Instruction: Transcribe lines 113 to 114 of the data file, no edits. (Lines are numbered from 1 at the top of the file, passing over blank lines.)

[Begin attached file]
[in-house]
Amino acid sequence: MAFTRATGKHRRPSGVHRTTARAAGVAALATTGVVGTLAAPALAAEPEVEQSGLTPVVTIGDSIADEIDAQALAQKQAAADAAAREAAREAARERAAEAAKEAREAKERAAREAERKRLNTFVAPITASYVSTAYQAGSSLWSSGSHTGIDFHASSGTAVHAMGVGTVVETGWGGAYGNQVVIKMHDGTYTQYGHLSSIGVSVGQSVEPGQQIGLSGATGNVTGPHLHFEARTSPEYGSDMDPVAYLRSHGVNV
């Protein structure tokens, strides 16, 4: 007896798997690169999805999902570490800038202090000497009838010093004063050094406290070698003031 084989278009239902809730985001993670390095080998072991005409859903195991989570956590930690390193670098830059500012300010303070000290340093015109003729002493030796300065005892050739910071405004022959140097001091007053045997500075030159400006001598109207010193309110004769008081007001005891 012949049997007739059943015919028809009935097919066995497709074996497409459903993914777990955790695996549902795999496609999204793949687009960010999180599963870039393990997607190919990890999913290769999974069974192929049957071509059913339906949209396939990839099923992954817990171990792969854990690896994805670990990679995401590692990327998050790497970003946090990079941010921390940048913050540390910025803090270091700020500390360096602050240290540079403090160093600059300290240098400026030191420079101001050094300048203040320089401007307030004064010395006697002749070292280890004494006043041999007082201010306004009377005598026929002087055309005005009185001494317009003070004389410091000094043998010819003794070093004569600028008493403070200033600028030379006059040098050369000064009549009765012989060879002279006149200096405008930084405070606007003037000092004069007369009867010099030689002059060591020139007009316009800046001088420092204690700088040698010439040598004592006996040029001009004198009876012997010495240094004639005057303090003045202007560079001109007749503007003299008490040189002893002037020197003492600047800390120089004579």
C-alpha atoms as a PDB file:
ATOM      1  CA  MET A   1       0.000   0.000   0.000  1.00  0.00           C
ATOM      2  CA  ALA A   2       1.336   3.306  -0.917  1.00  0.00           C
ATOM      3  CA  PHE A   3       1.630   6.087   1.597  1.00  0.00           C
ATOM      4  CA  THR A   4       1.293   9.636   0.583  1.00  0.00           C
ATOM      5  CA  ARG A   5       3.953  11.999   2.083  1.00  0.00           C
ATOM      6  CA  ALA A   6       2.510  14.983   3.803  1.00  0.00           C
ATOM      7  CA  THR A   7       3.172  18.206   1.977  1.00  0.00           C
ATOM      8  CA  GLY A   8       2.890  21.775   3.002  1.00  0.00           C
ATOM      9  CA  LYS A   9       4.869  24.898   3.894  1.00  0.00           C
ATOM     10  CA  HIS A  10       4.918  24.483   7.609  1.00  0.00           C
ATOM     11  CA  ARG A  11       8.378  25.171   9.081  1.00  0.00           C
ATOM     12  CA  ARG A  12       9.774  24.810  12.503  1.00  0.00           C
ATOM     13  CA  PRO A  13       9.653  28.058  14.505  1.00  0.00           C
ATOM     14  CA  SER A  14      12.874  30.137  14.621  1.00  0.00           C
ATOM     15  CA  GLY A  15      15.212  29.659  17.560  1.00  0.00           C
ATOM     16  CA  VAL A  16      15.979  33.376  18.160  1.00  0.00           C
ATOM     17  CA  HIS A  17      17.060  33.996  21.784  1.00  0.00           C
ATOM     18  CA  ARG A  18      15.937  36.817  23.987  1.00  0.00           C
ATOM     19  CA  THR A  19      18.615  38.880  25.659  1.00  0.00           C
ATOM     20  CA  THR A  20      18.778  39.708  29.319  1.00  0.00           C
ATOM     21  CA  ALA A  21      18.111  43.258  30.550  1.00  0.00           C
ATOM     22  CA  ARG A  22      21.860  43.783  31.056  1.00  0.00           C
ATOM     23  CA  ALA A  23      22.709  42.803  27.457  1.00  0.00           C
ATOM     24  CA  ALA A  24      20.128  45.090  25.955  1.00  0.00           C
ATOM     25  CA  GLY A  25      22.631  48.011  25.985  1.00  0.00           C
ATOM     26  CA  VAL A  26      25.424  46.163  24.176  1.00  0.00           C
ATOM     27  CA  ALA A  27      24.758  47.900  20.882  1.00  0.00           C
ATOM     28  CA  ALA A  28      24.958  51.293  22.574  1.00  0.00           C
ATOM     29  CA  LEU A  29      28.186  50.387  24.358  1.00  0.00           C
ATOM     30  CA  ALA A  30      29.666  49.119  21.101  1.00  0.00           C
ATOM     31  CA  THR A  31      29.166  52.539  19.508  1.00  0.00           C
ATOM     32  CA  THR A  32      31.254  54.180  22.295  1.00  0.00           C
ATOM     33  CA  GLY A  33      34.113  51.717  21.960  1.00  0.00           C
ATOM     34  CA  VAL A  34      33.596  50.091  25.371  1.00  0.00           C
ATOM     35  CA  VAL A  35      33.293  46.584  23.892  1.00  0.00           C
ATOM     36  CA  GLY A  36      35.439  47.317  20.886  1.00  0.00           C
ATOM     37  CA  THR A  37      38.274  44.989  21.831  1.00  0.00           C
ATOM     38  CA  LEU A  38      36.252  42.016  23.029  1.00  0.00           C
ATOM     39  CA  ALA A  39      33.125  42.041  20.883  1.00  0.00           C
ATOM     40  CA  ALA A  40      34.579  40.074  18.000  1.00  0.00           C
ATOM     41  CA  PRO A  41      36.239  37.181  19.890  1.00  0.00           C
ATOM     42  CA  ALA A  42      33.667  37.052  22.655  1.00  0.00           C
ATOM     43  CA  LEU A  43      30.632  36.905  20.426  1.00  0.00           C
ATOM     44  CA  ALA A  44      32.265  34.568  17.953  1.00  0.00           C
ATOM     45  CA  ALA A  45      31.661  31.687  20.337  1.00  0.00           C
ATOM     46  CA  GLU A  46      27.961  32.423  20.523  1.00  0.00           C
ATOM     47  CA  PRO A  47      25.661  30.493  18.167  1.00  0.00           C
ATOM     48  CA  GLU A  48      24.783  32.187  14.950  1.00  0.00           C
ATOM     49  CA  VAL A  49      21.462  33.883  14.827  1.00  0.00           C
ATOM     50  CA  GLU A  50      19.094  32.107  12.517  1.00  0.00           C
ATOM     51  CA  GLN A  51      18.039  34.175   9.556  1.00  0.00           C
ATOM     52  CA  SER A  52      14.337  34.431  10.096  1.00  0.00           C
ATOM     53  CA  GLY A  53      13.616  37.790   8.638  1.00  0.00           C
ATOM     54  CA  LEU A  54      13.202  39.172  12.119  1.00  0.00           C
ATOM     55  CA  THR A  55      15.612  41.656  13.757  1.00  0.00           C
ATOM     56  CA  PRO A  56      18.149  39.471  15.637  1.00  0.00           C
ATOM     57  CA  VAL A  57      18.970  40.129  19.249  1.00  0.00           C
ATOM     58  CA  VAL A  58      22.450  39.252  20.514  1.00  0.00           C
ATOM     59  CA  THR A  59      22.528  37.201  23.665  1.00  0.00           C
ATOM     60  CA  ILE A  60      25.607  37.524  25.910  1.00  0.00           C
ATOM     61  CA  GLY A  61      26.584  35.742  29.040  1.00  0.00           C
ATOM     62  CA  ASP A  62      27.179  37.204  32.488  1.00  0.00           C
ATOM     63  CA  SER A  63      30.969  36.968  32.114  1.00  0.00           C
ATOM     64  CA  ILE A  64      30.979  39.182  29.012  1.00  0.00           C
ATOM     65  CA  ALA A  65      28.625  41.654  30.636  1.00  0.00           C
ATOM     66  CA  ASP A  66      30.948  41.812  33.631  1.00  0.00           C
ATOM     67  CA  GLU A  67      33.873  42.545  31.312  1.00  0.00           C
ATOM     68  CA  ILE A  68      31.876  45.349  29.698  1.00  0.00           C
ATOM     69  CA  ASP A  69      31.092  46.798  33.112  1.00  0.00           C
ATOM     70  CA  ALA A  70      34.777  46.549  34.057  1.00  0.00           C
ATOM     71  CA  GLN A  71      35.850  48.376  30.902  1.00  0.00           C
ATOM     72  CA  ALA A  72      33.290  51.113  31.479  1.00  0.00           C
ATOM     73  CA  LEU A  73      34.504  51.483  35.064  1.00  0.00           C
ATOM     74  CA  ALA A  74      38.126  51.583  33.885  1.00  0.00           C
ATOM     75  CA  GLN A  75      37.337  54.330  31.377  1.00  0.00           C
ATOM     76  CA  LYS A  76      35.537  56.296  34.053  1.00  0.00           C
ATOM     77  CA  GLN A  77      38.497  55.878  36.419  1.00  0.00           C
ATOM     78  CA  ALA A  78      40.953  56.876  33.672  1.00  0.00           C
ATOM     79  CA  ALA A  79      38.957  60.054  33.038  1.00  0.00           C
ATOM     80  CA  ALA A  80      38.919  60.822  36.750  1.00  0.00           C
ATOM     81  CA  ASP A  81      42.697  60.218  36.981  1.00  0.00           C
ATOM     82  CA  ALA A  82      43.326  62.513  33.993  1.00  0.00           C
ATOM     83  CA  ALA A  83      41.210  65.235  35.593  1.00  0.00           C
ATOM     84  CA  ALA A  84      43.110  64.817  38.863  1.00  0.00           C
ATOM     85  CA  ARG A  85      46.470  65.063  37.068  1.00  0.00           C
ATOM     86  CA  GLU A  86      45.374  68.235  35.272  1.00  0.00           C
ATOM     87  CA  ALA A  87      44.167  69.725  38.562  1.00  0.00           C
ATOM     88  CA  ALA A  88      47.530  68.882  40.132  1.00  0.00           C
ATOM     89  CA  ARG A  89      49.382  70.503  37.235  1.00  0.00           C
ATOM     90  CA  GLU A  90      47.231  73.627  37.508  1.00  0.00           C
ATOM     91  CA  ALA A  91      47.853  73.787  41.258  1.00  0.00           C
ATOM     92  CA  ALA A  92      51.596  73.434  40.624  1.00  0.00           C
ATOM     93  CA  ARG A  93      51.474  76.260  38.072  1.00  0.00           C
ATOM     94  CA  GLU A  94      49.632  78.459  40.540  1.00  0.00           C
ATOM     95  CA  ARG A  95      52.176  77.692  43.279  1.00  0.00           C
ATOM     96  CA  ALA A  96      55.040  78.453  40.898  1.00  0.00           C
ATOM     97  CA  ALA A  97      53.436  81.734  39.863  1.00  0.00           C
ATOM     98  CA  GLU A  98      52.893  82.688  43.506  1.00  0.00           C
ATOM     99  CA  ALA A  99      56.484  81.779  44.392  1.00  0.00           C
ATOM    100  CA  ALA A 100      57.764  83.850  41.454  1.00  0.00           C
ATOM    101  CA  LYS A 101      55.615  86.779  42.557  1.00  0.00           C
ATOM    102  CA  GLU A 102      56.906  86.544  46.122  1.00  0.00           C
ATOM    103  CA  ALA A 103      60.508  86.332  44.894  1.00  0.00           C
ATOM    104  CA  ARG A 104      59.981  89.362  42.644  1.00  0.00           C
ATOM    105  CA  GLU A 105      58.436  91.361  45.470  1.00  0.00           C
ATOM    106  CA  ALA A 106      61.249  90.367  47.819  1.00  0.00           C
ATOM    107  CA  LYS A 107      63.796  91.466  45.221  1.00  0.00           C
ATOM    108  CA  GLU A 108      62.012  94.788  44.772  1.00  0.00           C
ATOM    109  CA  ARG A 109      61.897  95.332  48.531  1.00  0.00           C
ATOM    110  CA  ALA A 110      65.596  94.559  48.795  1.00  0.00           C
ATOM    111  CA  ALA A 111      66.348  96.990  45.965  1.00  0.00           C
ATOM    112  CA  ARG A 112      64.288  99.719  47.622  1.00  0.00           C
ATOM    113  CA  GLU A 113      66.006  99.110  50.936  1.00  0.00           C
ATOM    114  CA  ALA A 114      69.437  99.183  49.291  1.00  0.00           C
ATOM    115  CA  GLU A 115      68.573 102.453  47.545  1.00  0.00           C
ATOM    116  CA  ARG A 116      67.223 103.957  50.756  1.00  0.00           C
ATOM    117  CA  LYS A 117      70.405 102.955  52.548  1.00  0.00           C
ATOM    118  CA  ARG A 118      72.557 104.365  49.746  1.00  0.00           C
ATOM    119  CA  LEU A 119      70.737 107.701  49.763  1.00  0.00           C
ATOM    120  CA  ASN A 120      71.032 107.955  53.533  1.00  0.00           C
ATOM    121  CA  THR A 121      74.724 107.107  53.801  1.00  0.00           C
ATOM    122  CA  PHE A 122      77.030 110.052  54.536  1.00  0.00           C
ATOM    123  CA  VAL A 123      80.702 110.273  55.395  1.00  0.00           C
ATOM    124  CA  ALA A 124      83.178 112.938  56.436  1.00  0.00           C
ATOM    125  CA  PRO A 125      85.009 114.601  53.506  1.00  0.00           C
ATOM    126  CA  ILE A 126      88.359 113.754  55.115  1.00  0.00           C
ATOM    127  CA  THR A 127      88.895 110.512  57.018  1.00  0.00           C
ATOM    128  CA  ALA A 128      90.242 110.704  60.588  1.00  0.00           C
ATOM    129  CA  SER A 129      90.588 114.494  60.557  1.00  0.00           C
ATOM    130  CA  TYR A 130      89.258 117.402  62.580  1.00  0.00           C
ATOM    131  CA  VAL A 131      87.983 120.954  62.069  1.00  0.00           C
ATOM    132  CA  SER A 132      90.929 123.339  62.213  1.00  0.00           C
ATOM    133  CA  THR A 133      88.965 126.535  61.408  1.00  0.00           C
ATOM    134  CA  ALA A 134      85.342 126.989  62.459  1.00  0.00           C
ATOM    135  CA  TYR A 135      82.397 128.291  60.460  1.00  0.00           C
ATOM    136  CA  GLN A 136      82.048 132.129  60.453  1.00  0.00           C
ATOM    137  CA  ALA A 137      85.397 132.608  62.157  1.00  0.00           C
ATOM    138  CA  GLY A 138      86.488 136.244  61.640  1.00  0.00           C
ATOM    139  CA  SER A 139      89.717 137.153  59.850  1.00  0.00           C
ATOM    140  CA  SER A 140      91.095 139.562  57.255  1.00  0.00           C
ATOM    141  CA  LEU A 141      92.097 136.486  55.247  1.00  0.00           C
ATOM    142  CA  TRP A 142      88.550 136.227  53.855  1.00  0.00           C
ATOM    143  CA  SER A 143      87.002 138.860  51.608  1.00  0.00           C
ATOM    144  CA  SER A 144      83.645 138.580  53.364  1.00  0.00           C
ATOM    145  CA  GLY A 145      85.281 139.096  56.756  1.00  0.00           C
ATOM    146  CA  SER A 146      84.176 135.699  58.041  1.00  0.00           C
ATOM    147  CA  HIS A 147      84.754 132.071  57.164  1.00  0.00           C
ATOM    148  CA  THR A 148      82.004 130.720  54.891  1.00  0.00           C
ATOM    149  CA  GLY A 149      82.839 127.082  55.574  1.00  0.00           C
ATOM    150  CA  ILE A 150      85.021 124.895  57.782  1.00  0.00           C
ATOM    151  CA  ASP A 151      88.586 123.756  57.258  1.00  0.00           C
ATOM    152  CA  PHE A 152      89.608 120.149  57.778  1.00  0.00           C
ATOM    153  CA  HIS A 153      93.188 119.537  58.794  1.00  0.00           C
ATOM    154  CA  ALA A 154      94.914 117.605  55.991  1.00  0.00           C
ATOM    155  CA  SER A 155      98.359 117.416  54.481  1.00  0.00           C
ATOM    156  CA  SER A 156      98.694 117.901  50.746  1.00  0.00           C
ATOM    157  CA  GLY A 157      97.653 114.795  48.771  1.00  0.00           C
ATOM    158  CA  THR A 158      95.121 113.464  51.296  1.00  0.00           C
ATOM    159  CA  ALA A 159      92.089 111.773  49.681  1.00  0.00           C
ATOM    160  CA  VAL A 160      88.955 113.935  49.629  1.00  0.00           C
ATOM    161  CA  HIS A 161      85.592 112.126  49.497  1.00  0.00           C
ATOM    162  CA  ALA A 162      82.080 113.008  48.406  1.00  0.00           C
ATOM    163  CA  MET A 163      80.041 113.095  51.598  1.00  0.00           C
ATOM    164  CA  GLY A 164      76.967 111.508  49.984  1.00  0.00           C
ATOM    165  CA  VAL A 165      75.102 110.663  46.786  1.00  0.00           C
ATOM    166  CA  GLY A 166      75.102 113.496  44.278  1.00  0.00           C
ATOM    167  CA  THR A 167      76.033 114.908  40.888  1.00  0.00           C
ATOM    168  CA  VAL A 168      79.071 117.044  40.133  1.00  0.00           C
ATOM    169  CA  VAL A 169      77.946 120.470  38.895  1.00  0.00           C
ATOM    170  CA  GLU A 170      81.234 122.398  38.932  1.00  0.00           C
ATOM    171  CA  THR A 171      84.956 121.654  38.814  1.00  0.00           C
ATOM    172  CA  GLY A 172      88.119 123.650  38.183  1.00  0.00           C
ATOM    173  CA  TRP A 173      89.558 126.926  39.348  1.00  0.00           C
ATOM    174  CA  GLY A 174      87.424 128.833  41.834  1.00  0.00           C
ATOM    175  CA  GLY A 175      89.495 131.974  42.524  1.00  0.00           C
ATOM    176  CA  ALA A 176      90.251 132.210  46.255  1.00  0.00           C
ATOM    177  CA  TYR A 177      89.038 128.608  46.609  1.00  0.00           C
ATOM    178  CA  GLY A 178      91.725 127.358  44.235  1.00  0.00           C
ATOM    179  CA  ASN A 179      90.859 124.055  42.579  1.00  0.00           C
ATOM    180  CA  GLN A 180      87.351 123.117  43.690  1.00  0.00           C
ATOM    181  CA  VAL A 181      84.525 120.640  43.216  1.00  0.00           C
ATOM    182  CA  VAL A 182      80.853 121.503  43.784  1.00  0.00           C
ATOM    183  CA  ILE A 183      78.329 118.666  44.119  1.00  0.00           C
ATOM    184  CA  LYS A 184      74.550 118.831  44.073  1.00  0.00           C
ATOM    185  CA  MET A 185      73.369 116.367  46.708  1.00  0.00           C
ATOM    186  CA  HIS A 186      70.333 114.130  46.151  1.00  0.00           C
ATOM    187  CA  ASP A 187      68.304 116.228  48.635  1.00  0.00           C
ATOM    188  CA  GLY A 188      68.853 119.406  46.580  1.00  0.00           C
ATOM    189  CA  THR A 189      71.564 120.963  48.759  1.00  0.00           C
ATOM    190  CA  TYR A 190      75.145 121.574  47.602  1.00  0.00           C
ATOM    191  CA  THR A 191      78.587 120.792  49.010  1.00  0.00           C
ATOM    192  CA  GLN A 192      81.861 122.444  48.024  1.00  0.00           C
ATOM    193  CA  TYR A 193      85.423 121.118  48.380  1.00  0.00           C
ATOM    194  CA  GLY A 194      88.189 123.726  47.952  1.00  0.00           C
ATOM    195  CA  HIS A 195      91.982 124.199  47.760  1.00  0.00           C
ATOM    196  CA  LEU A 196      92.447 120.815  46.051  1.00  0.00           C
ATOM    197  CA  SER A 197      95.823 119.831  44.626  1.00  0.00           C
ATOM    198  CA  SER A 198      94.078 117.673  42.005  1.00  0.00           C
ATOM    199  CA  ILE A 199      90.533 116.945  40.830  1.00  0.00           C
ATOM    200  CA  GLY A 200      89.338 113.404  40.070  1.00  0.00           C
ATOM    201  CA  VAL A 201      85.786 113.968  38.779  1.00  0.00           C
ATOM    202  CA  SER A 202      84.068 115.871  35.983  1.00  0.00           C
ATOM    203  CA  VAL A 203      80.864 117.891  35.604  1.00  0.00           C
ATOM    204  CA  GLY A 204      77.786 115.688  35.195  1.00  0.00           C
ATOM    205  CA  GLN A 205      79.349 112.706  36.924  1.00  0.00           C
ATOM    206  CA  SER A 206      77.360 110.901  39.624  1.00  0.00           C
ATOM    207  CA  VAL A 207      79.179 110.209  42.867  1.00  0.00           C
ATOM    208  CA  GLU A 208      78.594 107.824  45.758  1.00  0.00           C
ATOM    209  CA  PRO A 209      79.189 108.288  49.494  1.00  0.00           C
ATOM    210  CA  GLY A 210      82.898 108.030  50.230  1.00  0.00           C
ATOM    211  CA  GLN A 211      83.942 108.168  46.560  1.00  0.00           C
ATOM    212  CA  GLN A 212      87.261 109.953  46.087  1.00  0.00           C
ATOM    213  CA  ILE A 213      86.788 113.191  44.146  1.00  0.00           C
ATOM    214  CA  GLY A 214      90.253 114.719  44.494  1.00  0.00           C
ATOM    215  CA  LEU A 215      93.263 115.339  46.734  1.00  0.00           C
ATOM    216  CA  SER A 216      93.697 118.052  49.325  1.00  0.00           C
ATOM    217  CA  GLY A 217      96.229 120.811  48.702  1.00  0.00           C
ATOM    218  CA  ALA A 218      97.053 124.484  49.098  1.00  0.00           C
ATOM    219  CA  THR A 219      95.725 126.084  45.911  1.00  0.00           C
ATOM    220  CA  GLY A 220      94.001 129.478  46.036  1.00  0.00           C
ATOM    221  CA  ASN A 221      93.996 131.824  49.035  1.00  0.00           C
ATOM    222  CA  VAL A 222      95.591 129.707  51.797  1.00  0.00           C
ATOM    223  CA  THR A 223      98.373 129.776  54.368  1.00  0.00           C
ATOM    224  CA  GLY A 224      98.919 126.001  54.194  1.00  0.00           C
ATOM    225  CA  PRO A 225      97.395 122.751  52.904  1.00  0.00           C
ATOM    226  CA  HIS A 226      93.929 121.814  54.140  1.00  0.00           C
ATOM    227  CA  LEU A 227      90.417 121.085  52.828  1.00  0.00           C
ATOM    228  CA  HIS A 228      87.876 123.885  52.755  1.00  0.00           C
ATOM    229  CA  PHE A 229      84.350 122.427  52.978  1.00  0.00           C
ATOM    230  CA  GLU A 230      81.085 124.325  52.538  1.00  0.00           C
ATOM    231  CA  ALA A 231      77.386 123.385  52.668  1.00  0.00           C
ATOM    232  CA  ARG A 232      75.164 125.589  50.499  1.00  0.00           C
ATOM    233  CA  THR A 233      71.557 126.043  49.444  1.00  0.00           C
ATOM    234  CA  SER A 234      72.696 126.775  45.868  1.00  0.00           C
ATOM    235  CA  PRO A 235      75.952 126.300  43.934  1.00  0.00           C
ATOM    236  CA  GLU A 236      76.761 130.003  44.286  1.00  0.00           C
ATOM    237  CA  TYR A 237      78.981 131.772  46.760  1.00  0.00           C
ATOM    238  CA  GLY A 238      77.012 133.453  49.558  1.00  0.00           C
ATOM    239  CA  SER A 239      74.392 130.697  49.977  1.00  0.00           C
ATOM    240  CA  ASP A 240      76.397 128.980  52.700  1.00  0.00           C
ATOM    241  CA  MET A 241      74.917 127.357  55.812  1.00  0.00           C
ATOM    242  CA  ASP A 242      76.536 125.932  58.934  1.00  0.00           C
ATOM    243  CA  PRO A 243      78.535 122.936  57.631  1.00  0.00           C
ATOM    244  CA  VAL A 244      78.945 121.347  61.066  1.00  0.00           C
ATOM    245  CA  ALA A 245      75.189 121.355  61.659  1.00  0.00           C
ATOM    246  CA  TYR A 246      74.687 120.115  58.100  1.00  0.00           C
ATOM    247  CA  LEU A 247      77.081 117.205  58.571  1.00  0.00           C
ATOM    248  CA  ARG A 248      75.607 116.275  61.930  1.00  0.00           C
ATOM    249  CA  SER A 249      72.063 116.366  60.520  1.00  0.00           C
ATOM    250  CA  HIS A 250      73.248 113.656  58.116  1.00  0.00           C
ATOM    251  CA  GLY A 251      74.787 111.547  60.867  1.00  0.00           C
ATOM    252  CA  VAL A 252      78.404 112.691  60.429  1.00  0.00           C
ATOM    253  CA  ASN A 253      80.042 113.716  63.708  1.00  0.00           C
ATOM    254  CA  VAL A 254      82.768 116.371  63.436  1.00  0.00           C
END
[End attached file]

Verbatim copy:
ATOM    109  CA  ARG A 109      61.897  95.332  48.531  1.00  0.00           C
ATOM    110  CA  ALA A 110      65.596  94.559  48.795  1.00  0.00           C